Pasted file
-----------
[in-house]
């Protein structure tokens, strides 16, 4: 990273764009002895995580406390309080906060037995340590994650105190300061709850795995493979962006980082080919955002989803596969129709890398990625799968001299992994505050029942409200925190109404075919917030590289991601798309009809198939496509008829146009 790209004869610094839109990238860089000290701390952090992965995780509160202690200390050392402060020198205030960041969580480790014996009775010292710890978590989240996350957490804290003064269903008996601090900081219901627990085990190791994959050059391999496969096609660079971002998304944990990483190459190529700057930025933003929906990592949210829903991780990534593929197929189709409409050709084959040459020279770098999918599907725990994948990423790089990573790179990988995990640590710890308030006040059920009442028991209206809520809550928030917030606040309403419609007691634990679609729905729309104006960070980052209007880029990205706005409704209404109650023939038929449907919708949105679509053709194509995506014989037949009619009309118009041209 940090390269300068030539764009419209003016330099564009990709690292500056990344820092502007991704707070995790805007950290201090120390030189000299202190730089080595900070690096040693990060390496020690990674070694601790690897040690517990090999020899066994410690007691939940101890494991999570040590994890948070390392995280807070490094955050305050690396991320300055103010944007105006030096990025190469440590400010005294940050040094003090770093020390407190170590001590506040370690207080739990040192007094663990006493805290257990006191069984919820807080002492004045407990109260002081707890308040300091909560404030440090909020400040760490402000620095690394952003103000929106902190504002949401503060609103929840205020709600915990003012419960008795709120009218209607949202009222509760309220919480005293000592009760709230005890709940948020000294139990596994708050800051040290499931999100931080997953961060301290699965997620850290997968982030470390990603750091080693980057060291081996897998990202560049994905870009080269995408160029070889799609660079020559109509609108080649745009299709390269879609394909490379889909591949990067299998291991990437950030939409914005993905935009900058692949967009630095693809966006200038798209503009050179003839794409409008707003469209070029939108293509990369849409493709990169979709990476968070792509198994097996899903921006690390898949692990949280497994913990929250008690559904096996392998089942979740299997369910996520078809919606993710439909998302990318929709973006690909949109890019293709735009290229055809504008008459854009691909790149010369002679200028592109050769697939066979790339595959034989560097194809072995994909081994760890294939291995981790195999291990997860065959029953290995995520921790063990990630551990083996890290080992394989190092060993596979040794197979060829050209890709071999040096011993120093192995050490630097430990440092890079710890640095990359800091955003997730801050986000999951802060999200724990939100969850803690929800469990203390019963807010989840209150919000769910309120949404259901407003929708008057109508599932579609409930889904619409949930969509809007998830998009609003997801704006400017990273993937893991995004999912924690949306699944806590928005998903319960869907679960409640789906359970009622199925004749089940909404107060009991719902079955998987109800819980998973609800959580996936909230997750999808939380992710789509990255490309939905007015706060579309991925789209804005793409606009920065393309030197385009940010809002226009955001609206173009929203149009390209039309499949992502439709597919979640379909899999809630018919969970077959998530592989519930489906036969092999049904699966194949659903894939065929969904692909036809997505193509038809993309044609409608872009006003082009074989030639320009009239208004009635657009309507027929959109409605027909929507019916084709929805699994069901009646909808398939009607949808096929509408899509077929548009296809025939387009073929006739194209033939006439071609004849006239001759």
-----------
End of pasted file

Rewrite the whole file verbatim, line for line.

[in-house]
């Protein structure tokens, strides 16, 4: 990273764009002895995580406390309080906060037995340590994650105190300061709850795995493979962006980082080919955002989803596969129709890398990625799968001299992994505050029942409200925190109404075919917030590289991601798309009809198939496509008829146009 790209004869610094839109990238860089000290701390952090992965995780509160202690200390050392402060020198205030960041969580480790014996009775010292710890978590989240996350957490804290003064269903008996601090900081219901627990085990190791994959050059391999496969096609660079971002998304944990990483190459190529700057930025933003929906990592949210829903991780990534593929197929189709409409050709084959040459020279770098999918599907725990994948990423790089990573790179990988995990640590710890308030006040059920009442028991209206809520809550928030917030606040309403419609007691634990679609729905729309104006960070980052209007880029990205706005409704209404109650023939038929449907919708949105679509053709194509995506014989037949009619009309118009041209 940090390269300068030539764009419209003016330099564009990709690292500056990344820092502007991704707070995790805007950290201090120390030189000299202190730089080595900070690096040693990060390496020690990674070694601790690897040690517990090999020899066994410690007691939940101890494991999570040590994890948070390392995280807070490094955050305050690396991320300055103010944007105006030096990025190469440590400010005294940050040094003090770093020390407190170590001590506040370690207080739990040192007094663990006493805290257990006191069984919820807080002492004045407990109260002081707890308040300091909560404030440090909020400040760490402000620095690394952003103000929106902190504002949401503060609103929840205020709600915990003012419960008795709120009218209607949202009222509760309220919480005293000592009760709230005890709940948020000294139990596994708050800051040290499931999100931080997953961060301290699965997620850290997968982030470390990603750091080693980057060291081996897998990202560049994905870009080269995408160029070889799609660079020559109509609108080649745009299709390269879609394909490379889909591949990067299998291991990437950030939409914005993905935009900058692949967009630095693809966006200038798209503009050179003839794409409008707003469209070029939108293509990369849409493709990169979709990476968070792509198994097996899903921006690390898949692990949280497994913990929250008690559904096996392998089942979740299997369910996520078809919606993710439909998302990318929709973006690909949109890019293709735009290229055809504008008459854009691909790149010369002679200028592109050769697939066979790339595959034989560097194809072995994909081994760890294939291995981790195999291990997860065959029953290995995520921790063990990630551990083996890290080992394989190092060993596979040794197979060829050209890709071999040096011993120093192995050490630097430990440092890079710890640095990359800091955003997730801050986000999951802060999200724990939100969850803690929800469990203390019963807010989840209150919000769910309120949404259901407003929708008057109508599932579609409930889904619409949930969509809007998830998009609003997801704006400017990273993937893991995004999912924690949306699944806590928005998903319960869907679960409640789906359970009622199925004749089940909404107060009991719902079955998987109800819980998973609800959580996936909230997750999808939380992710789509990255490309939905007015706060579309991925789209804005793409606009920065393309030197385009940010809002226009955001609206173009929203149009390209039309499949992502439709597919979640379909899999809630018919969970077959998530592989519930489906036969092999049904699966194949659903894939065929969904692909036809997505193509038809993309044609409608872009006003082009074989030639320009009239208004009635657009309507027929959109409605027909929507019916084709929805699994069901009646909808398939009607949808096929509408899509077929548009296809025939387009073929006739194209033939006439071609004849006239001759």